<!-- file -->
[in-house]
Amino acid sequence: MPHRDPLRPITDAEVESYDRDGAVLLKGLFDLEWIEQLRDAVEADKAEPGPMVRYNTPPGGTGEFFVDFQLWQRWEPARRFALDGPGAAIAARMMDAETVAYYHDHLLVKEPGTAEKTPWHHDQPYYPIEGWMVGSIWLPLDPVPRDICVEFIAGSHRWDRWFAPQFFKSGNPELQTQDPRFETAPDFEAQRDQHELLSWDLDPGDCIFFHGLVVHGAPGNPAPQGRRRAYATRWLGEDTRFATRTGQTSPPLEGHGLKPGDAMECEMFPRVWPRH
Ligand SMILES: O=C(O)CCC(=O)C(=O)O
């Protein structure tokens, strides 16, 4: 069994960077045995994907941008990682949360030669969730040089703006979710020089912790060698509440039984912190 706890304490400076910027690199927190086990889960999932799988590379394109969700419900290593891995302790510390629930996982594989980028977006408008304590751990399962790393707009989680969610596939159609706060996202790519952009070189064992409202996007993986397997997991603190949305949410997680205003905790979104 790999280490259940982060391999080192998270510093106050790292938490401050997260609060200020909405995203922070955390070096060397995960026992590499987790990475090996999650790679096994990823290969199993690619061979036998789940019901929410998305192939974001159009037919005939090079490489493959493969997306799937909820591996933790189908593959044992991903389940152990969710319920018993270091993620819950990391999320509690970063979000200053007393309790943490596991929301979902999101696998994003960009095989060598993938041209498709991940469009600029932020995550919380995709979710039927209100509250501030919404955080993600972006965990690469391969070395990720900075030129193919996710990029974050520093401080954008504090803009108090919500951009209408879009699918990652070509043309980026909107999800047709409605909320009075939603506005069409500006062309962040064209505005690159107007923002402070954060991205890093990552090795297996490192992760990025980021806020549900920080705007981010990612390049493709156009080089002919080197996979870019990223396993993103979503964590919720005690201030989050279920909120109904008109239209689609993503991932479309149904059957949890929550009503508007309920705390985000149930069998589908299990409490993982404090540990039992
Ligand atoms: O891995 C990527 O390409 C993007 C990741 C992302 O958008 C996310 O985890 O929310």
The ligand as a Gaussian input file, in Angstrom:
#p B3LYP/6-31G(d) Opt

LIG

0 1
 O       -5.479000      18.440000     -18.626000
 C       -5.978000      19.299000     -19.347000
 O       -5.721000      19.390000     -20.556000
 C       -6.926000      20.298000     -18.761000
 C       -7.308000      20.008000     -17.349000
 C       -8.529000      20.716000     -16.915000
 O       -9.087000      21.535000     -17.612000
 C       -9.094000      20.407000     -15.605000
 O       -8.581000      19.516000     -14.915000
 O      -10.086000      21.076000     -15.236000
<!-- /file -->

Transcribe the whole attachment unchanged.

[in-house]
Amino acid sequence: MPHRDPLRPITDAEVESYDRDGAVLLKGLFDLEWIEQLRDAVEADKAEPGPMVRYNTPPGGTGEFFVDFQLWQRWEPARRFALDGPGAAIAARMMDAETVAYYHDHLLVKEPGTAEKTPWHHDQPYYPIEGWMVGSIWLPLDPVPRDICVEFIAGSHRWDRWFAPQFFKSGNPELQTQDPRFETAPDFEAQRDQHELLSWDLDPGDCIFFHGLVVHGAPGNPAPQGRRRAYATRWLGEDTRFATRTGQTSPPLEGHGLKPGDAMECEMFPRVWPRH
Ligand SMILES: O=C(O)CCC(=O)C(=O)O
């Protein structure tokens, strides 16, 4: 069994960077045995994907941008990682949360030669969730040089703006979710020089912790060698509440039984912190 706890304490400076910027690199927190086990889960999932799988590379394109969700419900290593891995302790510390629930996982594989980028977006408008304590751990399962790393707009989680969610596939159609706060996202790519952009070189064992409202996007993986397997997991603190949305949410997680205003905790979104 790999280490259940982060391999080192998270510093106050790292938490401050997260609060200020909405995203922070955390070096060397995960026992590499987790990475090996999650790679096994990823290969199993690619061979036998789940019901929410998305192939974001159009037919005939090079490489493959493969997306799937909820591996933790189908593959044992991903389940152990969710319920018993270091993620819950990391999320509690970063979000200053007393309790943490596991929301979902999101696998994003960009095989060598993938041209498709991940469009600029932020995550919380995709979710039927209100509250501030919404955080993600972006965990690469391969070395990720900075030129193919996710990029974050520093401080954008504090803009108090919500951009209408879009699918990652070509043309980026909107999800047709409605909320009075939603506005069409500006062309962040064209505005690159107007923002402070954060991205890093990552090795297996490192992760990025980021806020549900920080705007981010990612390049493709156009080089002919080197996979870019990223396993993103979503964590919720005690201030989050279920909120109904008109239209689609993503991932479309149904059957949890929550009503508007309920705390985000149930069998589908299990409490993982404090540990039992
Ligand atoms: O891995 C990527 O390409 C993007 C990741 C992302 O958008 C996310 O985890 O929310």
The ligand as a Gaussian input file, in Angstrom:
#p B3LYP/6-31G(d) Opt

LIG

0 1
 O       -5.479000      18.440000     -18.626000
 C       -5.978000      19.299000     -19.347000
 O       -5.721000      19.390000     -20.556000
 C       -6.926000      20.298000     -18.761000
 C       -7.308000      20.008000     -17.349000
 C       -8.529000      20.716000     -16.915000
 O       -9.087000      21.535000     -17.612000
 C       -9.094000      20.407000     -15.605000
 O       -8.581000      19.516000     -14.915000
 O      -10.086000      21.076000     -15.236000